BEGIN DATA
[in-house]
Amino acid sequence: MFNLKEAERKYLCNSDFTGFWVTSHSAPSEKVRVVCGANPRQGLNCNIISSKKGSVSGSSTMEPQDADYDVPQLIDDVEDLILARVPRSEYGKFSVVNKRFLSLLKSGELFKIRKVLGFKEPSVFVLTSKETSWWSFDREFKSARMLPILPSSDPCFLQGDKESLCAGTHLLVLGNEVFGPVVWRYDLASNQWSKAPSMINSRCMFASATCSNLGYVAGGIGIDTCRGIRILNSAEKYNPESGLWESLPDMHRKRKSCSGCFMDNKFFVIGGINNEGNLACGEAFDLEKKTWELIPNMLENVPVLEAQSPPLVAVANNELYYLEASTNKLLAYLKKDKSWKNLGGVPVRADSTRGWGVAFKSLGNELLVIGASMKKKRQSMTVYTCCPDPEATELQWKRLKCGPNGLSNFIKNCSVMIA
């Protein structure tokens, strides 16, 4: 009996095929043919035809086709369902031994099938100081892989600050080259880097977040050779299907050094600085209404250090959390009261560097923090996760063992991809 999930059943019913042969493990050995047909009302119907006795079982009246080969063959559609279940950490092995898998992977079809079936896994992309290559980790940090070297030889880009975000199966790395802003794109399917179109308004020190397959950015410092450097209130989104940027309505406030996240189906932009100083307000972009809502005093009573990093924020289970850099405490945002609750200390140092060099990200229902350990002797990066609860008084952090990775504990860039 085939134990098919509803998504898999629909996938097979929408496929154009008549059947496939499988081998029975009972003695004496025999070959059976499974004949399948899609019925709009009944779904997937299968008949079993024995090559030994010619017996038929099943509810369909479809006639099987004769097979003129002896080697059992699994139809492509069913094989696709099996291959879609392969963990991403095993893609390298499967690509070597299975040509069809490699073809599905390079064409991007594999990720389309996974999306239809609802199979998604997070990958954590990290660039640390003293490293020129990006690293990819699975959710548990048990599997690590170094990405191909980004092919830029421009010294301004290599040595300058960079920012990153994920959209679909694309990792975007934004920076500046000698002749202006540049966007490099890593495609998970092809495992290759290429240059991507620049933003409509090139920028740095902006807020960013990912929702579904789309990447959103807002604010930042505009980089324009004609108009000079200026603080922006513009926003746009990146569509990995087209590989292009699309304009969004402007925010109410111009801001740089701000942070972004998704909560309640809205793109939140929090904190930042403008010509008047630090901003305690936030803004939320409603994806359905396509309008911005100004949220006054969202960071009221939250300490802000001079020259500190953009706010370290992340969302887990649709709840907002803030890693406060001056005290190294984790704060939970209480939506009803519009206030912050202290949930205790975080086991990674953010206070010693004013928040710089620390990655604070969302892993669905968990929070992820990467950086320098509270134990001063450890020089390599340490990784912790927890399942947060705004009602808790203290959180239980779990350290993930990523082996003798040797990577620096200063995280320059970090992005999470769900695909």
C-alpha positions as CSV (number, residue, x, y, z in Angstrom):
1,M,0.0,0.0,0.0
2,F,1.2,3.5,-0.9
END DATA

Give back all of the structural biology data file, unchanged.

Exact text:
[in-house]
Amino acid sequence: MFNLKEAERKYLCNSDFTGFWVTSHSAPSEKVRVVCGANPRQGLNCNIISSKKGSVSGSSTMEPQDADYDVPQLIDDVEDLILARVPRSEYGKFSVVNKRFLSLLKSGELFKIRKVLGFKEPSVFVLTSKETSWWSFDREFKSARMLPILPSSDPCFLQGDKESLCAGTHLLVLGNEVFGPVVWRYDLASNQWSKAPSMINSRCMFASATCSNLGYVAGGIGIDTCRGIRILNSAEKYNPESGLWESLPDMHRKRKSCSGCFMDNKFFVIGGINNEGNLACGEAFDLEKKTWELIPNMLENVPVLEAQSPPLVAVANNELYYLEASTNKLLAYLKKDKSWKNLGGVPVRADSTRGWGVAFKSLGNELLVIGASMKKKRQSMTVYTCCPDPEATELQWKRLKCGPNGLSNFIKNCSVMIA
């Protein structure tokens, strides 16, 4: 009996095929043919035809086709369902031994099938100081892989600050080259880097977040050779299907050094600085209404250090959390009261560097923090996760063992991809 999930059943019913042969493990050995047909009302119907006795079982009246080969063959559609279940950490092995898998992977079809079936896994992309290559980790940090070297030889880009975000199966790395802003794109399917179109308004020190397959950015410092450097209130989104940027309505406030996240189906932009100083307000972009809502005093009573990093924020289970850099405490945002609750200390140092060099990200229902350990002797990066609860008084952090990775504990860039 085939134990098919509803998504898999629909996938097979929408496929154009008549059947496939499988081998029975009972003695004496025999070959059976499974004949399948899609019925709009009944779904997937299968008949079993024995090559030994010619017996038929099943509810369909479809006639099987004769097979003129002896080697059992699994139809492509069913094989696709099996291959879609392969963990991403095993893609390298499967690509070597299975040509069809490699073809599905390079064409991007594999990720389309996974999306239809609802199979998604997070990958954590990290660039640390003293490293020129990006690293990819699975959710548990048990599997690590170094990405191909980004092919830029421009010294301004290599040595300058960079920012990153994920959209679909694309990792975007934004920076500046000698002749202006540049966007490099890593495609998970092809495992290759290429240059991507620049933003409509090139920028740095902006807020960013990912929702579904789309990447959103807002604010930042505009980089324009004609108009000079200026603080922006513009926003746009990146569509990995087209590989292009699309304009969004402007925010109410111009801001740089701000942070972004998704909560309640809205793109939140929090904190930042403008010509008047630090901003305690936030803004939320409603994806359905396509309008911005100004949220006054969202960071009221939250300490802000001079020259500190953009706010370290992340969302887990649709709840907002803030890693406060001056005290190294984790704060939970209480939506009803519009206030912050202290949930205790975080086991990674953010206070010693004013928040710089620390990655604070969302892993669905968990929070992820990467950086320098509270134990001063450890020089390599340490990784912790927890399942947060705004009602808790203290959180239980779990350290993930990523082996003798040797990577620096200063995280320059970090992005999470769900695909």
C-alpha positions as CSV (number, residue, x, y, z in Angstrom):
1,M,0.0,0.0,0.0
2,F,1.2,3.5,-0.9